The Legend of Sleepy Hollow Audio Version
The Legend of Sleepy Hollow Text Version
About the Author
Washington Irving (1783-1859)
Washington Irving was an American writer and diplomat serving as the American ambassador to Spain in the 1840s. He is best known for his short stories “The Legend of Sleepy Hollow” and “Rip Van Winkle.” Irving was an advocate for writing as a respectable profession and fought for stronger laws to protect authors from copyright infringement. Irving studied law, passing the bar exam in 1806, but was uninterested in practicing. Washington Irving is credited as the first American man to earn his living by his pen.
Washington Irving liked to name characters in his stories after people he had met; Ichabod Crane was the name of an army captain Irving met during Irving’s service as an aide-de-camp to the governor of New York. The character was probably based on his friend Jesse Merwin. Katrina Van Tassel was inspired by a real woman of that name. Irving had stayed with her family for several months and asked her permission to use her name. The decapitated Hessian soldier who became the headless horseman in “The Legend of Sleepy Hollow” was based on a headless corpse found after a battle and buried by the Van Tassel family of Sleepy Hollow.
He was notable for coining the name “Gotham” for New York City and credited for coining the phrase “the almighty dollar.” Hi writings also influenced the way Americans celebrated Christmas, reviving traditions that had been lost in England. Washington Irving died of a heart attack on November 28, 1859 at age 76.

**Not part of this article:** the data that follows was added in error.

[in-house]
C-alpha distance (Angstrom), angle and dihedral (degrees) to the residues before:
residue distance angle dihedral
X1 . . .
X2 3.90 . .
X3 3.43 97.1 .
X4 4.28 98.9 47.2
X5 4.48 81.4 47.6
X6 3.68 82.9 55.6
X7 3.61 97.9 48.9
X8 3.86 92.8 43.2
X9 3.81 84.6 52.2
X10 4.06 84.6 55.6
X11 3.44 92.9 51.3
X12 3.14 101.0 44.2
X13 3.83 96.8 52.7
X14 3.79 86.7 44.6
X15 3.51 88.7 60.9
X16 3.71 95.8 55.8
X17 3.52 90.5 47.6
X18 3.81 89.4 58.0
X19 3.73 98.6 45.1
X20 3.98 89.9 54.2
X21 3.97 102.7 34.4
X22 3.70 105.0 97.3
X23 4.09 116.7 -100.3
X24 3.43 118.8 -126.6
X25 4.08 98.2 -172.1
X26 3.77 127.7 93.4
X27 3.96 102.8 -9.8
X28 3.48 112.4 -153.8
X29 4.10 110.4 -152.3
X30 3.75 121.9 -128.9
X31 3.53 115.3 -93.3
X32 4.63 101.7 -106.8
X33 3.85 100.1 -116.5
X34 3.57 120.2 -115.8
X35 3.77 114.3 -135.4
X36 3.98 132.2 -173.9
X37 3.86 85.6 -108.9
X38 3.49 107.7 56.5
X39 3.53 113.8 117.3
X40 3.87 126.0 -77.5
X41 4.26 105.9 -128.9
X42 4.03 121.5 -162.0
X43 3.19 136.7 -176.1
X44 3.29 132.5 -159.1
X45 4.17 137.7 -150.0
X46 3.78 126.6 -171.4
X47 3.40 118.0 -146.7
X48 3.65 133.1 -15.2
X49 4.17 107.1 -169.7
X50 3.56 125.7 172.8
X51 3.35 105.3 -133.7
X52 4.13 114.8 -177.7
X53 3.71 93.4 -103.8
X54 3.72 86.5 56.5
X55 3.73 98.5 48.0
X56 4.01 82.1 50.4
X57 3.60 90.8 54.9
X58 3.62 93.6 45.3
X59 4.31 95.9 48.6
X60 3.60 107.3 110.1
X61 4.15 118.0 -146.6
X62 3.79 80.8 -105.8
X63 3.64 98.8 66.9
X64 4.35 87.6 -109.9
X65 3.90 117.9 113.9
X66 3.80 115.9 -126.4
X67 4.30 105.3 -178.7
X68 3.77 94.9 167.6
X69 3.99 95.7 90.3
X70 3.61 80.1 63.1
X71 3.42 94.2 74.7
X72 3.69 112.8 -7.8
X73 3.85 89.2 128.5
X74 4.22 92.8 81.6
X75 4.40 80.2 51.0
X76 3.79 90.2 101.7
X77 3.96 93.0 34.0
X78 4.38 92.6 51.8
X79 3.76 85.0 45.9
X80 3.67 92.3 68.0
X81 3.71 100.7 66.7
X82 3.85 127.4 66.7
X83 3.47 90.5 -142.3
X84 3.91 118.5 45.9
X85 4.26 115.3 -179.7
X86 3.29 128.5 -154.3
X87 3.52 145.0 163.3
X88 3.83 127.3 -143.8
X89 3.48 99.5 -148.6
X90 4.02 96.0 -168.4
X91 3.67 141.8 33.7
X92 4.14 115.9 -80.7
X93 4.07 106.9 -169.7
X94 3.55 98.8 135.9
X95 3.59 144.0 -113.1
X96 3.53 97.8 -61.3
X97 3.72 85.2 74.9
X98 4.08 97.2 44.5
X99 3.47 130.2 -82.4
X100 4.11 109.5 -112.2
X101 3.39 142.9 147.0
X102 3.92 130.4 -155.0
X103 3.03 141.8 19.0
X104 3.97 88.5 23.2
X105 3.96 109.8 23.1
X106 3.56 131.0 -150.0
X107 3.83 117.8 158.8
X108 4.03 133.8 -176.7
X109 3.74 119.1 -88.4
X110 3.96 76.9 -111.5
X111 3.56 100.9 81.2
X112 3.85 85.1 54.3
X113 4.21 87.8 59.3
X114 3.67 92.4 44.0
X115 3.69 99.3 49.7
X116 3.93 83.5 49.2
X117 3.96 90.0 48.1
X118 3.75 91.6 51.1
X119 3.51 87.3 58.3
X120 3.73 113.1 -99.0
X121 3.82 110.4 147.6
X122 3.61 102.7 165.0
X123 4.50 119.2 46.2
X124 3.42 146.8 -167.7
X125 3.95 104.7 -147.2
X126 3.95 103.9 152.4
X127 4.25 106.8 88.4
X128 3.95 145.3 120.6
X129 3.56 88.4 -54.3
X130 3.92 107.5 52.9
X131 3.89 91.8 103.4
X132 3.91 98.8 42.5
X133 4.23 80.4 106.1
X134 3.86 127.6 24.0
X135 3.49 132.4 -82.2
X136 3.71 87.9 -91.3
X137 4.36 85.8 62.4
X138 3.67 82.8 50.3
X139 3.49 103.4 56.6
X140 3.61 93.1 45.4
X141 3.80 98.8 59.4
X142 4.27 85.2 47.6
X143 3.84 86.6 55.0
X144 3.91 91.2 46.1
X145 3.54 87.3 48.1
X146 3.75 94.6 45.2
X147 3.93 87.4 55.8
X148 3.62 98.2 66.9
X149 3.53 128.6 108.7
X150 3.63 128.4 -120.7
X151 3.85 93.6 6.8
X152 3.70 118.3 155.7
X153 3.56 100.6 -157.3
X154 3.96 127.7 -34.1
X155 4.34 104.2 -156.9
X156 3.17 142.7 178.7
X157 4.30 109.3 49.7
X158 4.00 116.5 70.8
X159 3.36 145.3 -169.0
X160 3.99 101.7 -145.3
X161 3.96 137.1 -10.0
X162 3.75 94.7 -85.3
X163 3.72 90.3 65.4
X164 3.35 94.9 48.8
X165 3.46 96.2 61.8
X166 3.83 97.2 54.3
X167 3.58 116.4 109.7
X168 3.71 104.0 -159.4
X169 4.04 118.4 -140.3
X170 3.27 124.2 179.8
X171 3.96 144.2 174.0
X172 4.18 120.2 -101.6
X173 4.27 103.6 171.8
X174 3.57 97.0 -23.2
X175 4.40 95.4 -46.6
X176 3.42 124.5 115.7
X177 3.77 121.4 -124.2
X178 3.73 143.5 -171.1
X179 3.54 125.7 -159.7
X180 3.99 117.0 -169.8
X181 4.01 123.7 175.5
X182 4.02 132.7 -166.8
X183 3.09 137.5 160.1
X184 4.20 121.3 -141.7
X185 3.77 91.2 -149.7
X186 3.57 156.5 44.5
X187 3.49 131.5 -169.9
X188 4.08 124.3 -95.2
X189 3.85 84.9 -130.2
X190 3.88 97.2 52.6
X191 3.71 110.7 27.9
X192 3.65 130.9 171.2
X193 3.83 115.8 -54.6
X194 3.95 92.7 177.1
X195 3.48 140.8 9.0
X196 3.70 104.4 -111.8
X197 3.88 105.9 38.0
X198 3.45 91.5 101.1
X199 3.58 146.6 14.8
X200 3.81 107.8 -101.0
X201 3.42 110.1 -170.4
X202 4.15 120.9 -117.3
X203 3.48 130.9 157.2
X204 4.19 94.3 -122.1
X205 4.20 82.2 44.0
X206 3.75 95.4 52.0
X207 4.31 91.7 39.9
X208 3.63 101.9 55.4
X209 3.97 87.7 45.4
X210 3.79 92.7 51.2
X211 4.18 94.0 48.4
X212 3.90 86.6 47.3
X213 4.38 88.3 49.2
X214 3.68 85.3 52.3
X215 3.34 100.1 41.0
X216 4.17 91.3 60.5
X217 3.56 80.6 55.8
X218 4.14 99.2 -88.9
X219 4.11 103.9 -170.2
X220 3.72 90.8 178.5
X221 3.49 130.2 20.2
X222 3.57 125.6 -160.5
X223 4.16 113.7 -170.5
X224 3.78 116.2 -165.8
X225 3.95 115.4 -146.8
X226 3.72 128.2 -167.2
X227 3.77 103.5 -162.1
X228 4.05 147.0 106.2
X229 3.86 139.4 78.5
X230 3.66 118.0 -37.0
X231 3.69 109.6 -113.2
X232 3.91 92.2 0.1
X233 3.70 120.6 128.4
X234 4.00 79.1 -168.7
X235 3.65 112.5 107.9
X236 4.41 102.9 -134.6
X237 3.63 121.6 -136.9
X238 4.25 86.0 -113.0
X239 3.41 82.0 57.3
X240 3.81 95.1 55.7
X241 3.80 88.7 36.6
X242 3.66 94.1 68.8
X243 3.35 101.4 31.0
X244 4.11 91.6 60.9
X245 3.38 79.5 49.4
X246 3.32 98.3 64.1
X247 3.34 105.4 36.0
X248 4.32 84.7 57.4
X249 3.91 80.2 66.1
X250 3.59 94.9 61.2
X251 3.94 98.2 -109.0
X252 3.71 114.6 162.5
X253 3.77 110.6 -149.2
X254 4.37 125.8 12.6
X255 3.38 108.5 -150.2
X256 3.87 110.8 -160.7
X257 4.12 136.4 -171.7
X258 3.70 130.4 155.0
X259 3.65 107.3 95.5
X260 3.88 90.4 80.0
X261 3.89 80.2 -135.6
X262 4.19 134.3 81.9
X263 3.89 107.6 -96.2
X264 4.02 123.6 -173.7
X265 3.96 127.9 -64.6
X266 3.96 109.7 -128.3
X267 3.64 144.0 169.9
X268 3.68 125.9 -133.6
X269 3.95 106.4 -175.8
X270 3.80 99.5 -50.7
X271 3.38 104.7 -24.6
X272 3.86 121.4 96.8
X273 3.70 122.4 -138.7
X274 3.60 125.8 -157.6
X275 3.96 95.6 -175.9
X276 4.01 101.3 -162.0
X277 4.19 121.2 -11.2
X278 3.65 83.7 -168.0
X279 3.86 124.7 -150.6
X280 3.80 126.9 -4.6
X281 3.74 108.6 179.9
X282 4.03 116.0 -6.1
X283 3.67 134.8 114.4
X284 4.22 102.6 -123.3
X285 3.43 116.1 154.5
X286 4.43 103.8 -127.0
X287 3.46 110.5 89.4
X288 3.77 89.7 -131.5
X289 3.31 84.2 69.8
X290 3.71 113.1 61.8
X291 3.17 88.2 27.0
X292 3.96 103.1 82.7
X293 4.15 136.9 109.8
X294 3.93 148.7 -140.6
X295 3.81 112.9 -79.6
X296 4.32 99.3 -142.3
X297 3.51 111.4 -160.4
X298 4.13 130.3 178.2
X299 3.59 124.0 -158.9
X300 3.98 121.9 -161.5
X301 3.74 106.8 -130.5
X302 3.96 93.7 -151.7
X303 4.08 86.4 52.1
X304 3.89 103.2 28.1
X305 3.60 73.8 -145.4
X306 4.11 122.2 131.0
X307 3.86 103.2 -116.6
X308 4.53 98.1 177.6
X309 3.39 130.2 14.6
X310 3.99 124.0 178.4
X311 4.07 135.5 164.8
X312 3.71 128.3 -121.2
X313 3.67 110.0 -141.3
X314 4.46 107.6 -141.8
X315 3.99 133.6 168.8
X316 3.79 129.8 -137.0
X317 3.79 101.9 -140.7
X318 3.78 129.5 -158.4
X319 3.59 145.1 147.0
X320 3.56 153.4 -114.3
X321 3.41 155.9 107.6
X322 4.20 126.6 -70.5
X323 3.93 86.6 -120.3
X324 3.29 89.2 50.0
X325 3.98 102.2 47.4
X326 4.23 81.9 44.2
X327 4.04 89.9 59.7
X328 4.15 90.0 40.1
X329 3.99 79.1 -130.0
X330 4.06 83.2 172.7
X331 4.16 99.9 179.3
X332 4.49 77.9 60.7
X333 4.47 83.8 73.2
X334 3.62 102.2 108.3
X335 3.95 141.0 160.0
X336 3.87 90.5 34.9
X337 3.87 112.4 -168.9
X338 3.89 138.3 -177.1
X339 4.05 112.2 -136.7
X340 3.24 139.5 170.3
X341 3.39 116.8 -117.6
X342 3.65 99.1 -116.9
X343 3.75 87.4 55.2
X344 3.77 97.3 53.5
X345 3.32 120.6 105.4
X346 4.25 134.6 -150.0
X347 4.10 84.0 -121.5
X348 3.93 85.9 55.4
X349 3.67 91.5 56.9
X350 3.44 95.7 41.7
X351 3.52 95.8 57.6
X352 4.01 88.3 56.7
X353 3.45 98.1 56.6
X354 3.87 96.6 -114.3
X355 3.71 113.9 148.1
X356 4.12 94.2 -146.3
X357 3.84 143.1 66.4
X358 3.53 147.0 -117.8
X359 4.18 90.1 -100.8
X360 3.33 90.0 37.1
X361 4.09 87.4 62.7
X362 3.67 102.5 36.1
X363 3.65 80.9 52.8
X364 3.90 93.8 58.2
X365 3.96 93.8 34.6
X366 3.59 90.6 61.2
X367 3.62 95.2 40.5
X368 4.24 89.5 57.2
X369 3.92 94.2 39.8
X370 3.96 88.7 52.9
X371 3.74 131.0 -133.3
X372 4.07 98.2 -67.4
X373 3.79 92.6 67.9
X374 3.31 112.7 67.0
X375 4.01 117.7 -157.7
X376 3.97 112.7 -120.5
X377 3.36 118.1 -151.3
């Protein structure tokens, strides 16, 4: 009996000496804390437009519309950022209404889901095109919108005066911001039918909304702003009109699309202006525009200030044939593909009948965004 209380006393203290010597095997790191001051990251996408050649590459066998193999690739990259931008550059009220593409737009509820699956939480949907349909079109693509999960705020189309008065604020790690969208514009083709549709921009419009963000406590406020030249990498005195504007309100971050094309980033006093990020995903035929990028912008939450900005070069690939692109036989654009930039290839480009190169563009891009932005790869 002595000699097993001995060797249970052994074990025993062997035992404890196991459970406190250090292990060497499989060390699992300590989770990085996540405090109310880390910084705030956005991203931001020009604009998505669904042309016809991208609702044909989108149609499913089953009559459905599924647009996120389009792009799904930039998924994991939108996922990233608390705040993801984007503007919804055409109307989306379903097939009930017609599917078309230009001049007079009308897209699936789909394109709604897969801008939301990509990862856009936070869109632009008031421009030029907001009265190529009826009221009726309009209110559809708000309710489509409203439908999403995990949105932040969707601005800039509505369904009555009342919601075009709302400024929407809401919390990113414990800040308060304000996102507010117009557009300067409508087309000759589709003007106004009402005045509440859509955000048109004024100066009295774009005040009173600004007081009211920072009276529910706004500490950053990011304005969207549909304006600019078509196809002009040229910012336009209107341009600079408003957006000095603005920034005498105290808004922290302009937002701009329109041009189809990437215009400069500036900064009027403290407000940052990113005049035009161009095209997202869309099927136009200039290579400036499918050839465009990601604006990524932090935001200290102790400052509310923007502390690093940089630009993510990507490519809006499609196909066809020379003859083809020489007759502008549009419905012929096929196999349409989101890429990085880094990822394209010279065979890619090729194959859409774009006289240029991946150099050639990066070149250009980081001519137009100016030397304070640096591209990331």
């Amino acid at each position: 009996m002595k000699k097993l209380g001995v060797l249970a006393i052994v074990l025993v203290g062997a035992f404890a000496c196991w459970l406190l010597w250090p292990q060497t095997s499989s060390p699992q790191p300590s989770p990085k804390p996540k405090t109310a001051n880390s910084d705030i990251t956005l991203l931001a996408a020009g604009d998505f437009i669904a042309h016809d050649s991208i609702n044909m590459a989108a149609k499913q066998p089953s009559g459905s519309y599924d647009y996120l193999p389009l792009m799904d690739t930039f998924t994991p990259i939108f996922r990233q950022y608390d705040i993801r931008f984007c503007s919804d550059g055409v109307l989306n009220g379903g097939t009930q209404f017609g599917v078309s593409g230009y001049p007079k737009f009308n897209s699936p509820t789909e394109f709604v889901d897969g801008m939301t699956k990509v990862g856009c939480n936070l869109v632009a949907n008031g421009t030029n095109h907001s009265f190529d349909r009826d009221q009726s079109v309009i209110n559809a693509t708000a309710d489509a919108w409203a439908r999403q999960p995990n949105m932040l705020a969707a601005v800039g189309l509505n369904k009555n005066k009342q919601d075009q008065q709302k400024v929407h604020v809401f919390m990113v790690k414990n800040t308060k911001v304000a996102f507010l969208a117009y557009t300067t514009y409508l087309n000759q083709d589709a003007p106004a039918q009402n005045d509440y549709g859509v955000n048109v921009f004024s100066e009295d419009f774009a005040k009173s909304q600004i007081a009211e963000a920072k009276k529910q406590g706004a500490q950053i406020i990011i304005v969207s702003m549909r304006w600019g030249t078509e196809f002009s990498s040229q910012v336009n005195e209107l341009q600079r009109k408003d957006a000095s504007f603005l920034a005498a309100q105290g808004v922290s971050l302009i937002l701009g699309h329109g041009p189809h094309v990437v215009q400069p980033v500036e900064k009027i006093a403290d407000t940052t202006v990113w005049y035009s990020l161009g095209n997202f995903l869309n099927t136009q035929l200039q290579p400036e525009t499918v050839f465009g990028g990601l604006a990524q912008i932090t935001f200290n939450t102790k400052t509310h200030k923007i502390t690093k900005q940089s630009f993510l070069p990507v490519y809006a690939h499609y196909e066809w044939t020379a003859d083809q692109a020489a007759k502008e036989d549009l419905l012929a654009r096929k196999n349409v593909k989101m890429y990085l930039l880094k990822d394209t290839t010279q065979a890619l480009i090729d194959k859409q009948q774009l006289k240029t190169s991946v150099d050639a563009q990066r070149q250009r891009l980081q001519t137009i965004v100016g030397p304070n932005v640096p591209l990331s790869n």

“The Legend of Sleepy Hollow” (1820)
The haunting story “The Legend of Sleepy Hollow” is perfect reading for the Halloween season. It is set in a sleepy American town in 1790 and is about an awkward outsider, a love triangle, and a ghostly headless horseman who haunts the area.
Questions for Reading “The Legend of Sleepy Hollow”:
What is the significance of the name “Sleepy Hollow”? How is this reflected in the epigraph at the beginning of the story?
What does the author do to create an atmosphere of fear and superstition in his readers?
How does Ichabod Crane’s superstitious nature contribute to his downfall?
Ichabod Crane, Brom Bones, and Katrina Van Tassel form a love triangle. Who do you view as being most to blame for this?
What do you believe happened to Ichabod Crane? What evidence from the story supports this conclusion?
Storybooks for Elementary, Intensive Support, and Preschool